Genealogy of IHRA Definition.
The origins of the IHRA definition of anti-Semitism lie in the creation of a post-Berlin Wall human rights and democratic architecture for Europe. The animus for it came from events that occurred at the UN World Conference Against Racism (WACR) in September 2001.
At the 1990 Copenhagen Conference of the Organisation for Security and Co-operation in Europe (OSCE), commitments were made to combat all forms of racial and ethnic hatred, anti-Semitism xenophobia and discrimination. Preceding as it did the fall of Communism in East-Central Europe, the OSCE as a forum where Europe, the USSR and the USA could talk to each other, was ideally suited for the task of attempting to shape the post-Cold War new Europe, in particular by solidifying states’ commitment to the principles of human rights and democracy. The commitments entered into at Copenhagen were given the stamp of approval by heads of state in the ‘Charter of Paris for a New Europe’. (Hirsh, p.141)
In September 2001 the WARC was held in Durban in the newly democratic, post-apartheid South Africa. This conference took place in the shadow of the breakdown of the Oslo peace accords between Israel and the Palestinians and the outbreak of the Second Intifada in September 2000. At the conference there was a determined campaign to portray Zionism as the main exemplar of racism in the world and an organised and hostile anti-Israel fervour throughout the week-long conference. This atmosphere spilled over into overt hatred of Jews. One account by Ronald Eissens and published by ICARE, an anti-racist European NGO of a parallel NGO conference at a huge cricket ground gives a flavour of what it was like:
Jews were actively discriminated [against], shouted down, meetings on Anti-Semitism were hijacked by Palestinian Caucus members and supporters and people who protested against all this were branded ‘Zionist pig lovers’ and Jew lovers.
On the big September 1st demonstration, the most dominant slogan (of many) was Free Palestine. Pamphlets were handed out with a portrait of Hitler displaying the text:
What if I had won? The good things: There would be No Israel and No Palestinian’s blood shed – and the rest is your guess. The bad things: I wouldn’t have allowed the making of the new beetle – and the rest is your guess (Hirsh: pp.141-42).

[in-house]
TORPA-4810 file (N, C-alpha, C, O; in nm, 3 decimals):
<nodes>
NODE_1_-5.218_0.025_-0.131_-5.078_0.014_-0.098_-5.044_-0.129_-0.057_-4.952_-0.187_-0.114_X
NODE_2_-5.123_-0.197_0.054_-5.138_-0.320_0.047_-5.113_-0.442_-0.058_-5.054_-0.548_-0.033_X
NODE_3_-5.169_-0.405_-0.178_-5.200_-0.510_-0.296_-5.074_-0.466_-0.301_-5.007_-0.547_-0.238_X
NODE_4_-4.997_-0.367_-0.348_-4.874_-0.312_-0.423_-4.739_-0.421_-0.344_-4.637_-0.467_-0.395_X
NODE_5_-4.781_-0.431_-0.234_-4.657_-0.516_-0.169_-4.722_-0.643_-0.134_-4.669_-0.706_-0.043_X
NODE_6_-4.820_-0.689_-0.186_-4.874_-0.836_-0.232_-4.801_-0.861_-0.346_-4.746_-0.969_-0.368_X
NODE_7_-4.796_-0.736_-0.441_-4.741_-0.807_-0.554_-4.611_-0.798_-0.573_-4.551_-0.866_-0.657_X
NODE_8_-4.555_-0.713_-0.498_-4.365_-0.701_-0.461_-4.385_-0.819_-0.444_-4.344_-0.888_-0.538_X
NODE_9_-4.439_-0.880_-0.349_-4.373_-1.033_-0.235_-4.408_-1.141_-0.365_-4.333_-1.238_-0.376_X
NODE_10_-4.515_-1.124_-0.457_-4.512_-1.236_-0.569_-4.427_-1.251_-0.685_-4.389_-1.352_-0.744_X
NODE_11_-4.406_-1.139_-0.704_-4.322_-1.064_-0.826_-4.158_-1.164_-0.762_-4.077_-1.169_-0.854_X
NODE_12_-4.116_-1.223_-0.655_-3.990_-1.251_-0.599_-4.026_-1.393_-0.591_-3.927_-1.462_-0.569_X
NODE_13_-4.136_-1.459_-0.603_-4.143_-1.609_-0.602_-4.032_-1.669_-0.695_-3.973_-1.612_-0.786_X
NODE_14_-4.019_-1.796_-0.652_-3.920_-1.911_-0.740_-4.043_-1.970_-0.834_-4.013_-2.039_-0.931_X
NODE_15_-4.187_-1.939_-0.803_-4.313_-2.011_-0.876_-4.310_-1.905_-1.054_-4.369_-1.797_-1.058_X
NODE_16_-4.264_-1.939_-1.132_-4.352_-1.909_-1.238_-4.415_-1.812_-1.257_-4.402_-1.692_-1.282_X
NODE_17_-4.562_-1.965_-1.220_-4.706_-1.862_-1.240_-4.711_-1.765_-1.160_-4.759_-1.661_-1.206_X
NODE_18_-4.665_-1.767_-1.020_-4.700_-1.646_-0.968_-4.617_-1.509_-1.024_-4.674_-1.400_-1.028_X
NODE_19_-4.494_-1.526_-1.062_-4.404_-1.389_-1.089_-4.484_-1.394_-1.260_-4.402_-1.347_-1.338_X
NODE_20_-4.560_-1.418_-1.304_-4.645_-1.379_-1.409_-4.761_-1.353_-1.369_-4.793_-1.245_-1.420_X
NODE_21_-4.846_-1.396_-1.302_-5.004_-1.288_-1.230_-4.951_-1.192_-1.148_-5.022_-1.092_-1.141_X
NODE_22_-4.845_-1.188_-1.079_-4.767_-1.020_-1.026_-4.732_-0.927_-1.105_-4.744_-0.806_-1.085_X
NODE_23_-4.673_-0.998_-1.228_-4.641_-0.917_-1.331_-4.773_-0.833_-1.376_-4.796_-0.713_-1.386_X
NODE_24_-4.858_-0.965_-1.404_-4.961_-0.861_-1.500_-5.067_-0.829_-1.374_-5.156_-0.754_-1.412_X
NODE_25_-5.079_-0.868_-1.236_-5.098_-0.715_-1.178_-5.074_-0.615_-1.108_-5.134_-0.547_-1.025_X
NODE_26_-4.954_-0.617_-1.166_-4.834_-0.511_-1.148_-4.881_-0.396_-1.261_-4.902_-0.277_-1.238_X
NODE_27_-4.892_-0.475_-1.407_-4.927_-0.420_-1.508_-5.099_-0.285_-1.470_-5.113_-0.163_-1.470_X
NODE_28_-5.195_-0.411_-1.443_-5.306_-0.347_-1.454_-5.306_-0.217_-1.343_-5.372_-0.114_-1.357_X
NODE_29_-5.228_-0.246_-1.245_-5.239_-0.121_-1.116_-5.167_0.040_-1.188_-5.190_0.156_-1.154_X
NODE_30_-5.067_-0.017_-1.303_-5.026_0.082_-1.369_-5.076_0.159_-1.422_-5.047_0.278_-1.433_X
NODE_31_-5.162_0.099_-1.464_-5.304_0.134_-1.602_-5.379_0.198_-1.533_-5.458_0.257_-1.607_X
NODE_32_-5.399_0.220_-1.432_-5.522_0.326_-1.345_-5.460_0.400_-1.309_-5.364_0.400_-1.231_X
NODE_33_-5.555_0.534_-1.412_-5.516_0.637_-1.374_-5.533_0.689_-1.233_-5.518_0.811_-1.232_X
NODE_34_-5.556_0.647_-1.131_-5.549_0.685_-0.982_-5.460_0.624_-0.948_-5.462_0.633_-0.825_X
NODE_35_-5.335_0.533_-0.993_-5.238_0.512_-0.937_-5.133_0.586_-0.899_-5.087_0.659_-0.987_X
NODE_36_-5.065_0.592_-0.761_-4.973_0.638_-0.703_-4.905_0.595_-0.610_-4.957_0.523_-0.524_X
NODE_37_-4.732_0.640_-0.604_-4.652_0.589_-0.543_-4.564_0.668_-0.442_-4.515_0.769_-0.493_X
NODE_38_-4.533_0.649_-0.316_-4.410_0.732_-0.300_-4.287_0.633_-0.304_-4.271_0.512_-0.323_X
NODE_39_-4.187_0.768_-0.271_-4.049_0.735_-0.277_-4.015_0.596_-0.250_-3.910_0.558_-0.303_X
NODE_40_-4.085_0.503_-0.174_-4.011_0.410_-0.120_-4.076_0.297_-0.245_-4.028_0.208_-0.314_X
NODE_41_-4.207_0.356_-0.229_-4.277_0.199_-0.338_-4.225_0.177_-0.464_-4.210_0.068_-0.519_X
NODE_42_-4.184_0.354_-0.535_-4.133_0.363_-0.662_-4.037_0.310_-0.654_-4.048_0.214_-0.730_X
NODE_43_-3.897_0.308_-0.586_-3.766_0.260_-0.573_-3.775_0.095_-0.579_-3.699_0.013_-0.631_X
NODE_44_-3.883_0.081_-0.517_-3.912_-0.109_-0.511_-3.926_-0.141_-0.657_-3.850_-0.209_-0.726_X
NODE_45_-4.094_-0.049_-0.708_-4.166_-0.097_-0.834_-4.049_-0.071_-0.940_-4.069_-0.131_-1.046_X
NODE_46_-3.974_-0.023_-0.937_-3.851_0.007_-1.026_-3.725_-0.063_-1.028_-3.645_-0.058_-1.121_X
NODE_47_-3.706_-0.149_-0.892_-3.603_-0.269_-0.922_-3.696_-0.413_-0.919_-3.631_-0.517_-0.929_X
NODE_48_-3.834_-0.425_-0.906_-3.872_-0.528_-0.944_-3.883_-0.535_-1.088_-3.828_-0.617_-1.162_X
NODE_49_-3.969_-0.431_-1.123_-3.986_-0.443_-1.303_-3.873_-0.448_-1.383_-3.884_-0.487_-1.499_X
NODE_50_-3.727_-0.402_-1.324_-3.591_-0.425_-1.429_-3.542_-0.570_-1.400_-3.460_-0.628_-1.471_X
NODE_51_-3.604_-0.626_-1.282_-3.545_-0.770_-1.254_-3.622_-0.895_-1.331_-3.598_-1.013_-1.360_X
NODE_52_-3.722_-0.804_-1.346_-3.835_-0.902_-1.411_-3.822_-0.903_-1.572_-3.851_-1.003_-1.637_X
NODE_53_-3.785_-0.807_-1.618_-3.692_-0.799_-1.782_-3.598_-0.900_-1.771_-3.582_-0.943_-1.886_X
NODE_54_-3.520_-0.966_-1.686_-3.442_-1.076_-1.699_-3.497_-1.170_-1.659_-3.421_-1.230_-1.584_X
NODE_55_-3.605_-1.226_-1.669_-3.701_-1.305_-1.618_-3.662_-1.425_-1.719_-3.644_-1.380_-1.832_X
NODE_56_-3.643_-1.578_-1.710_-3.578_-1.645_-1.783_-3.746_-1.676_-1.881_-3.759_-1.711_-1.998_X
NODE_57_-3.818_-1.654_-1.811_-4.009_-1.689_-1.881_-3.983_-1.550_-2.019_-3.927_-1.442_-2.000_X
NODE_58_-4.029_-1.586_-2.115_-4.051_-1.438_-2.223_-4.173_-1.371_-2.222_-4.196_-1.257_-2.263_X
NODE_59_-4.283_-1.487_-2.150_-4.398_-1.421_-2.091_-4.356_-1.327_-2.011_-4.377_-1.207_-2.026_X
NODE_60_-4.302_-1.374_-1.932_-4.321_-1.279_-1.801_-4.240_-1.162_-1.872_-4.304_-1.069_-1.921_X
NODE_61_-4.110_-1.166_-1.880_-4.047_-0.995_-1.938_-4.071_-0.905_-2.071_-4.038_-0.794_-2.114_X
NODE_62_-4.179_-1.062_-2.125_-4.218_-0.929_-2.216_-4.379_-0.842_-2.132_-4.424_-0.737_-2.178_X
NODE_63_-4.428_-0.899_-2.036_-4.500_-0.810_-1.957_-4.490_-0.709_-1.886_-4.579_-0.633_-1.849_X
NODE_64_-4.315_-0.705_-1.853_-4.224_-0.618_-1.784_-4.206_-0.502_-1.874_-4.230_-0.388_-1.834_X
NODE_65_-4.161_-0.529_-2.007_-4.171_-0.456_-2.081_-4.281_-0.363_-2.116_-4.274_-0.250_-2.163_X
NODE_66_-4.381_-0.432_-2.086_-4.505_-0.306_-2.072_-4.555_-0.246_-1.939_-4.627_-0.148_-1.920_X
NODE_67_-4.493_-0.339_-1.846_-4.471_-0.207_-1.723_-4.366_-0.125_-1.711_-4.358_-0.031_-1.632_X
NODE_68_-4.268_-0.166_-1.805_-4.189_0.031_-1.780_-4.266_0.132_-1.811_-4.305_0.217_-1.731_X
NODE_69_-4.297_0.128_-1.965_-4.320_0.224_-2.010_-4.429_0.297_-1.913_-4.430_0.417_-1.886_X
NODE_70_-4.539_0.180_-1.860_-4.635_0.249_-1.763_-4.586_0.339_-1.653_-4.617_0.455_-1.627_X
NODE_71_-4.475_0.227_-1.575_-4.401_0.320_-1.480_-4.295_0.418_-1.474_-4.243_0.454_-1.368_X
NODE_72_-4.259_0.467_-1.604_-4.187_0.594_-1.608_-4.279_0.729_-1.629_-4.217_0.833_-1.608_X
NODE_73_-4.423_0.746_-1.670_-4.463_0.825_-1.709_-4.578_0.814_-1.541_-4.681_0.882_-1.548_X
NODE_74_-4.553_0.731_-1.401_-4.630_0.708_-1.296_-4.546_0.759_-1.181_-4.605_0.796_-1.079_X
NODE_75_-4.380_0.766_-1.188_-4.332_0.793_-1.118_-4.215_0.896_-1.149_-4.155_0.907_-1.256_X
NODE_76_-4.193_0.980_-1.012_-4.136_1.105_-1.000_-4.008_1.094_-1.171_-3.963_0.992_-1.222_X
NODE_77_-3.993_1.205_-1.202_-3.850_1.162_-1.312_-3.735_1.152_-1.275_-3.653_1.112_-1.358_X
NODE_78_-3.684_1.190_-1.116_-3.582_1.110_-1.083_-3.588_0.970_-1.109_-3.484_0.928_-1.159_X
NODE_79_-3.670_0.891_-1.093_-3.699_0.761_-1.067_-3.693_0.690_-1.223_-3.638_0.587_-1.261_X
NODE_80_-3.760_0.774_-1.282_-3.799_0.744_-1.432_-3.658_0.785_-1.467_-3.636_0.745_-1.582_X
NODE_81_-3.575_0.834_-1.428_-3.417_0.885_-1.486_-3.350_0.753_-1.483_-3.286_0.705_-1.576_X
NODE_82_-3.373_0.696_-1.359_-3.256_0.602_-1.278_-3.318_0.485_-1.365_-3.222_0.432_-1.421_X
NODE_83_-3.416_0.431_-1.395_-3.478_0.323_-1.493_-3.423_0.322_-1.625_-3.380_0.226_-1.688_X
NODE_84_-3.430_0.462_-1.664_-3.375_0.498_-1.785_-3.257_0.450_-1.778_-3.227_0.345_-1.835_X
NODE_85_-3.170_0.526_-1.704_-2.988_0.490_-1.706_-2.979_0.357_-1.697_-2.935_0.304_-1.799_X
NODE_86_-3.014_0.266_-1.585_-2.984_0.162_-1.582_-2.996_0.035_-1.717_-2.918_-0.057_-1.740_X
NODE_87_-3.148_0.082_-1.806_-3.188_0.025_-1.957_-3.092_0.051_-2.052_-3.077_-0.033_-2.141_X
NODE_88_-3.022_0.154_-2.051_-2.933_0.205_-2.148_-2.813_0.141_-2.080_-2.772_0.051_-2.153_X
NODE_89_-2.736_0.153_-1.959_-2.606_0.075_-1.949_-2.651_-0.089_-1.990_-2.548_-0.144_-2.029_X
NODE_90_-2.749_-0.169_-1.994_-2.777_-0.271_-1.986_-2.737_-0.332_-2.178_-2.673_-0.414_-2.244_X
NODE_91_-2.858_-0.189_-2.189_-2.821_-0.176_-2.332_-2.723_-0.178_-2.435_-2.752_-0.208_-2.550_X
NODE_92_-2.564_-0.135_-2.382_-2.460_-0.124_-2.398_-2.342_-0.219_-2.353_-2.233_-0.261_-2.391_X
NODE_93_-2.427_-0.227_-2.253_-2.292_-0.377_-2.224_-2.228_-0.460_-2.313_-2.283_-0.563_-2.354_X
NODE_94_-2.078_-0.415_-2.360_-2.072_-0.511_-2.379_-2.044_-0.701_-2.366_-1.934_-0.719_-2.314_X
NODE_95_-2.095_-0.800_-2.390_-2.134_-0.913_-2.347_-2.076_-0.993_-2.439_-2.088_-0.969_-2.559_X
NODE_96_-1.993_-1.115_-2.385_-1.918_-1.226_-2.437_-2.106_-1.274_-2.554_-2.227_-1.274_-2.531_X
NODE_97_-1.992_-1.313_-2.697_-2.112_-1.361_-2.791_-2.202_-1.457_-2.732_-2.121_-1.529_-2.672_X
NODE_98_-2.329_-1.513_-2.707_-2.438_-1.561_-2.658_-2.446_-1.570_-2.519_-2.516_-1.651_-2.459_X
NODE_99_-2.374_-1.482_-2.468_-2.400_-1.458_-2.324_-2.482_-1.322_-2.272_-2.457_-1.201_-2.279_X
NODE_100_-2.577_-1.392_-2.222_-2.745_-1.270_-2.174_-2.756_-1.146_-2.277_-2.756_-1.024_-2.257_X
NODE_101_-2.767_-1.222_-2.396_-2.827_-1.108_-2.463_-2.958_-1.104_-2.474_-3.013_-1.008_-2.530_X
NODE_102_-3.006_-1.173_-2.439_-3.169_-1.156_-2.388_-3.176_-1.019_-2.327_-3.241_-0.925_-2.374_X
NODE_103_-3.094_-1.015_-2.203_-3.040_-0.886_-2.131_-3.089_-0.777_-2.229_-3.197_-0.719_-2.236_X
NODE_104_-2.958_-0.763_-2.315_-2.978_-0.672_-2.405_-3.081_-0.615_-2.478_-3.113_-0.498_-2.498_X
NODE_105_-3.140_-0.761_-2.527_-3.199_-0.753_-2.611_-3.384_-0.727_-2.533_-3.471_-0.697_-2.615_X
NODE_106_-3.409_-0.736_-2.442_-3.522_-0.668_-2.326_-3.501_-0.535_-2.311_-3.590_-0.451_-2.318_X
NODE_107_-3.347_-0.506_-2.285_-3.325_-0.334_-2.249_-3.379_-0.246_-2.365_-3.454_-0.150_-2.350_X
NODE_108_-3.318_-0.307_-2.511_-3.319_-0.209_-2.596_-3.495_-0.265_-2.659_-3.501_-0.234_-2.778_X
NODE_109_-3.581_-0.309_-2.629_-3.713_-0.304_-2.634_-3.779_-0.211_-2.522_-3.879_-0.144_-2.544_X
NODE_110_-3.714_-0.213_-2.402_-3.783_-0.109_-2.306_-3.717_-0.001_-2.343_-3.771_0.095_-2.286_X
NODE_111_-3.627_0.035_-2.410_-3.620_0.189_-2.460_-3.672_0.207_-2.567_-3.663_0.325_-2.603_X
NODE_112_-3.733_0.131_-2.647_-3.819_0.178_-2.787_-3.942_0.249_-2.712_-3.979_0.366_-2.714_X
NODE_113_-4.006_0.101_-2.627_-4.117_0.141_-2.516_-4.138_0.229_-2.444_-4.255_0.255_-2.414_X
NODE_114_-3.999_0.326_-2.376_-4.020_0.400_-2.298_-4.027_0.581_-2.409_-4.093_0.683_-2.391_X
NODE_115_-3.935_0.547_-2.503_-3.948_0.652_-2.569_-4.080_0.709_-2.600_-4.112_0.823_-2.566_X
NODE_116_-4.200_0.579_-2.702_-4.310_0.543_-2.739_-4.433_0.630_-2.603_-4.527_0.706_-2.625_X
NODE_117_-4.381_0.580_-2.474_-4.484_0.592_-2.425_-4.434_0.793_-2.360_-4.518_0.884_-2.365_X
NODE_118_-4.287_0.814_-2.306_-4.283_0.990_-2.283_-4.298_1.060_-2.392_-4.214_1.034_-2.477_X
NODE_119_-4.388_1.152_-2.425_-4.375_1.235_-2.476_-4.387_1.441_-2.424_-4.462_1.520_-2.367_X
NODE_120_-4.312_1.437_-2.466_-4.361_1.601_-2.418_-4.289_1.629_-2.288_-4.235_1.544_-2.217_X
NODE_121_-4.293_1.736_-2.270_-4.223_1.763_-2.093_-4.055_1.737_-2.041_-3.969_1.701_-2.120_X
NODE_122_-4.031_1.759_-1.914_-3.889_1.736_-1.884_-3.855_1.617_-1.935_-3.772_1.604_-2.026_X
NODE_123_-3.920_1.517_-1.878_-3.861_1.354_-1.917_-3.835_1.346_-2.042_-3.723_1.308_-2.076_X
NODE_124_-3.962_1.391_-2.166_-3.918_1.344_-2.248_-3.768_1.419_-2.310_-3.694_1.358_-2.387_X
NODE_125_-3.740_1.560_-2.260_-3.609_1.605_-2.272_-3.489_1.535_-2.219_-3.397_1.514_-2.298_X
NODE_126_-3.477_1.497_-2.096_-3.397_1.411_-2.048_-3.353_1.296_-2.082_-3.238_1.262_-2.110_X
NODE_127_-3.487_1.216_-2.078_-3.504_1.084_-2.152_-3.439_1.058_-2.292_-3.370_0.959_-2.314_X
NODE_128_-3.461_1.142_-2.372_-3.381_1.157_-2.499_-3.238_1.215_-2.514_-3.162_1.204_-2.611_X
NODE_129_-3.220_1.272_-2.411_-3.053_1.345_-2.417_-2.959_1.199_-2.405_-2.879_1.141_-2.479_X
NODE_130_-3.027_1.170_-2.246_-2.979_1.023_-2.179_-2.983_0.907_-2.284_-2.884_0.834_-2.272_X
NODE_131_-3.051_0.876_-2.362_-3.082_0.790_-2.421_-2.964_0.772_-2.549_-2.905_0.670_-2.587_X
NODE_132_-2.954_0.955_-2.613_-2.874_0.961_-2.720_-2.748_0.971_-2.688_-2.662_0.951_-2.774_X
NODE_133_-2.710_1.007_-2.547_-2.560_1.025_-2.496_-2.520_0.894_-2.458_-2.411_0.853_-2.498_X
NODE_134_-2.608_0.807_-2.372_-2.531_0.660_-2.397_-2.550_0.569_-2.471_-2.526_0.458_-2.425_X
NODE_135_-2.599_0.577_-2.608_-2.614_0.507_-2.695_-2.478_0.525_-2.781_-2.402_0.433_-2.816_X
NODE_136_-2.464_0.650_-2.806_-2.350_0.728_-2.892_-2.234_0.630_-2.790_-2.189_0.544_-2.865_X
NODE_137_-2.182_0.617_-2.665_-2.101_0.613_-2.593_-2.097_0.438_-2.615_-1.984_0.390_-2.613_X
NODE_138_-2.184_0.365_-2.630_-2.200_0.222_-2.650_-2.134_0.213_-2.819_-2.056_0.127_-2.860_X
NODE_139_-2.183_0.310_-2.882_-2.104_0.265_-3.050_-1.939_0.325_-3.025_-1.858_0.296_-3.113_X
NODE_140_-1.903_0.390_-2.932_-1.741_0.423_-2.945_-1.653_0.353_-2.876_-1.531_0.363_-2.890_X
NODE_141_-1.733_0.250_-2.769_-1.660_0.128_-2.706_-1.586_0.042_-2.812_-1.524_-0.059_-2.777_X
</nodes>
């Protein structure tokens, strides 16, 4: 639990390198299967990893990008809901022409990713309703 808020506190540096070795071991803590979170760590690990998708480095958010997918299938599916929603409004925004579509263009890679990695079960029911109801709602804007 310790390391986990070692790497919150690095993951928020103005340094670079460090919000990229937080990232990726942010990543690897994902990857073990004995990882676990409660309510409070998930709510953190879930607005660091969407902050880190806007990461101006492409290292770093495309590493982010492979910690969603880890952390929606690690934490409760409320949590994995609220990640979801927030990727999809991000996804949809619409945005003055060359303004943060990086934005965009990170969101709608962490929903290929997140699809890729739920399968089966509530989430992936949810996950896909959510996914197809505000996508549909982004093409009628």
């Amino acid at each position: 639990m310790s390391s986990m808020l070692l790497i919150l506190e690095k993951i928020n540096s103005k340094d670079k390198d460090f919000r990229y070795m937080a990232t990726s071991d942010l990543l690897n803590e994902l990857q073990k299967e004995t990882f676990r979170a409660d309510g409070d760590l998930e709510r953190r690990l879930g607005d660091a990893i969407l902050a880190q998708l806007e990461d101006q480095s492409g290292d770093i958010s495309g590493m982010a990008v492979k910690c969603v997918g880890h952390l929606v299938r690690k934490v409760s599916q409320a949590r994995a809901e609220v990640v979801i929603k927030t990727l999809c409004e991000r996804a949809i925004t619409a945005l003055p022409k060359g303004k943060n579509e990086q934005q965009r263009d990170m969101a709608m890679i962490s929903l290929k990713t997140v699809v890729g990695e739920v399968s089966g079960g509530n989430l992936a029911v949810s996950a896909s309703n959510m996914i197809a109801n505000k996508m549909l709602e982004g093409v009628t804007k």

Following these tempestuous (and for many Jewish delegates traumatic) events, occurring as they did against the background of the breakdown of the Israel/Palestine peace process and the later attacks by Islamist fanatics on the USA on 11th September 2001 and creating in the words of Eissen ‘a dark cloud of hate descending upon this world’; attempts were made to raise the issue of anti-Semitism within the European Union. After meetings between the EUMC director Beate Winkler and European Jewish Congress (EJC) officials a report on anti-Semitism in each EU member state was commissioned with a composite analysis of the reports to be published by the Centre for Anti-Semitic Research at Berlin’s Technical University. This report in 2003, however, was unfavourably received by the EUMC Monitoring Board for attributing much of the blame in the rise in anti-Semitism to Muslim communities. A second report in 2004 laid the blame for the majority of anti-Semitic activity on the far right.
More significantly though, the EUMC had noted in its 2004 report on anti-Semitism ‘the lack of a common definition’ and requested one from a small group of NGOs. What was to become the Working Definition which later morphed into the IHRA definition was disseminated in March 2004 and was intended to serve as a template for police services and antiracist campaigners, for use on the streets rather than incorporation into national legislation. However. it was expected to seep into universal usage by the relevant parties and this is what eventually happened with the All-Party Parliamentary Body into Anti-Semitism in the UK recommending its adoption in 2005 as did a number of similar initiatives around the world. It was in its ultimate form, the IHRA definition, adopted by the UK government in December 2016.